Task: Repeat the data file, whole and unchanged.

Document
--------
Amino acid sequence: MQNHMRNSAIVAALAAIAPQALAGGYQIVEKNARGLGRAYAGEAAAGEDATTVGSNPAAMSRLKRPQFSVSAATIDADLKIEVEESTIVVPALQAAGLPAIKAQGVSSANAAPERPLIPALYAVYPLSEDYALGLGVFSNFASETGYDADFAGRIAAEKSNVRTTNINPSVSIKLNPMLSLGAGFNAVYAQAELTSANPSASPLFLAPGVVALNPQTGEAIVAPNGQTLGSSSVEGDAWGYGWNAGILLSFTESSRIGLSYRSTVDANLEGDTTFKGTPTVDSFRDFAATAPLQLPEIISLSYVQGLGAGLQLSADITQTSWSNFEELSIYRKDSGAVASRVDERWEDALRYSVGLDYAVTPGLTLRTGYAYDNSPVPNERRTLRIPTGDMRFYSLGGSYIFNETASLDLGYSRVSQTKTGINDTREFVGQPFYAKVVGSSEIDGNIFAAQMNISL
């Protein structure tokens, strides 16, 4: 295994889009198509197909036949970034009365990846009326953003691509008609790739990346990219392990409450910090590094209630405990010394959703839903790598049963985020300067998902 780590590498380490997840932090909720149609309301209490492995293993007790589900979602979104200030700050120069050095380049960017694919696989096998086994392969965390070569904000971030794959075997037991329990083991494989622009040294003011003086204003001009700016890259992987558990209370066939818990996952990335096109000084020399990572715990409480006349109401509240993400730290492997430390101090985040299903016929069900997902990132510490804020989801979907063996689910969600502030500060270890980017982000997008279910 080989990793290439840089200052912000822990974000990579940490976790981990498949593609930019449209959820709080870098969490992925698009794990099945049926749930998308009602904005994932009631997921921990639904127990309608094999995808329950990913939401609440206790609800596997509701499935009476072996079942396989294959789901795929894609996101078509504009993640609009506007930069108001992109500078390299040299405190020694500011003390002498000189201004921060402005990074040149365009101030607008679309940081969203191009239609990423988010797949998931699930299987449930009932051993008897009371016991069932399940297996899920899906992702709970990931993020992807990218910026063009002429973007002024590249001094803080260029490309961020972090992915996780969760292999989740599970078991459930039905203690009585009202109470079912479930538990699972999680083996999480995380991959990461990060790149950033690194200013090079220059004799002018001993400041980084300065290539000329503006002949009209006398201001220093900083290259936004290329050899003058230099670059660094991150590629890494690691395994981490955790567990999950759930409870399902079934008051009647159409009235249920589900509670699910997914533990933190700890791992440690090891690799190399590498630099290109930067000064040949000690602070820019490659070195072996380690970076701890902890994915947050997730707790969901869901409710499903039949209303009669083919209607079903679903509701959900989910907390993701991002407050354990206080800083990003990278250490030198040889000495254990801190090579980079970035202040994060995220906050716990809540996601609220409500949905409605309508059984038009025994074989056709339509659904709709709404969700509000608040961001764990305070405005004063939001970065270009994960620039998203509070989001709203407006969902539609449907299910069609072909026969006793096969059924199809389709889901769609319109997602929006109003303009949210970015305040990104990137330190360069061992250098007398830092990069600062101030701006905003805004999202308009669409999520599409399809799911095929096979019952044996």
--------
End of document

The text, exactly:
Amino acid sequence: MQNHMRNSAIVAALAAIAPQALAGGYQIVEKNARGLGRAYAGEAAAGEDATTVGSNPAAMSRLKRPQFSVSAATIDADLKIEVEESTIVVPALQAAGLPAIKAQGVSSANAAPERPLIPALYAVYPLSEDYALGLGVFSNFASETGYDADFAGRIAAEKSNVRTTNINPSVSIKLNPMLSLGAGFNAVYAQAELTSANPSASPLFLAPGVVALNPQTGEAIVAPNGQTLGSSSVEGDAWGYGWNAGILLSFTESSRIGLSYRSTVDANLEGDTTFKGTPTVDSFRDFAATAPLQLPEIISLSYVQGLGAGLQLSADITQTSWSNFEELSIYRKDSGAVASRVDERWEDALRYSVGLDYAVTPGLTLRTGYAYDNSPVPNERRTLRIPTGDMRFYSLGGSYIFNETASLDLGYSRVSQTKTGINDTREFVGQPFYAKVVGSSEIDGNIFAAQMNISL
């Protein structure tokens, strides 16, 4: 295994889009198509197909036949970034009365990846009326953003691509008609790739990346990219392990409450910090590094209630405990010394959703839903790598049963985020300067998902 780590590498380490997840932090909720149609309301209490492995293993007790589900979602979104200030700050120069050095380049960017694919696989096998086994392969965390070569904000971030794959075997037991329990083991494989622009040294003011003086204003001009700016890259992987558990209370066939818990996952990335096109000084020399990572715990409480006349109401509240993400730290492997430390101090985040299903016929069900997902990132510490804020989801979907063996689910969600502030500060270890980017982000997008279910 080989990793290439840089200052912000822990974000990579940490976790981990498949593609930019449209959820709080870098969490992925698009794990099945049926749930998308009602904005994932009631997921921990639904127990309608094999995808329950990913939401609440206790609800596997509701499935009476072996079942396989294959789901795929894609996101078509504009993640609009506007930069108001992109500078390299040299405190020694500011003390002498000189201004921060402005990074040149365009101030607008679309940081969203191009239609990423988010797949998931699930299987449930009932051993008897009371016991069932399940297996899920899906992702709970990931993020992807990218910026063009002429973007002024590249001094803080260029490309961020972090992915996780969760292999989740599970078991459930039905203690009585009202109470079912479930538990699972999680083996999480995380991959990461990060790149950033690194200013090079220059004799002018001993400041980084300065290539000329503006002949009209006398201001220093900083290259936004290329050899003058230099670059660094991150590629890494690691395994981490955790567990999950759930409870399902079934008051009647159409009235249920589900509670699910997914533990933190700890791992440690090891690799190399590498630099290109930067000064040949000690602070820019490659070195072996380690970076701890902890994915947050997730707790969901869901409710499903039949209303009669083919209607079903679903509701959900989910907390993701991002407050354990206080800083990003990278250490030198040889000495254990801190090579980079970035202040994060995220906050716990809540996601609220409500949905409605309508059984038009025994074989056709339509659904709709709404969700509000608040961001764990305070405005004063939001970065270009994960620039998203509070989001709203407006969902539609449907299910069609072909026969006793096969059924199809389709889901769609319109997602929006109003303009949210970015305040990104990137330190360069061992250098007398830092990069600062101030701006905003805004999202308009669409999520599409399809799911095929096979019952044996």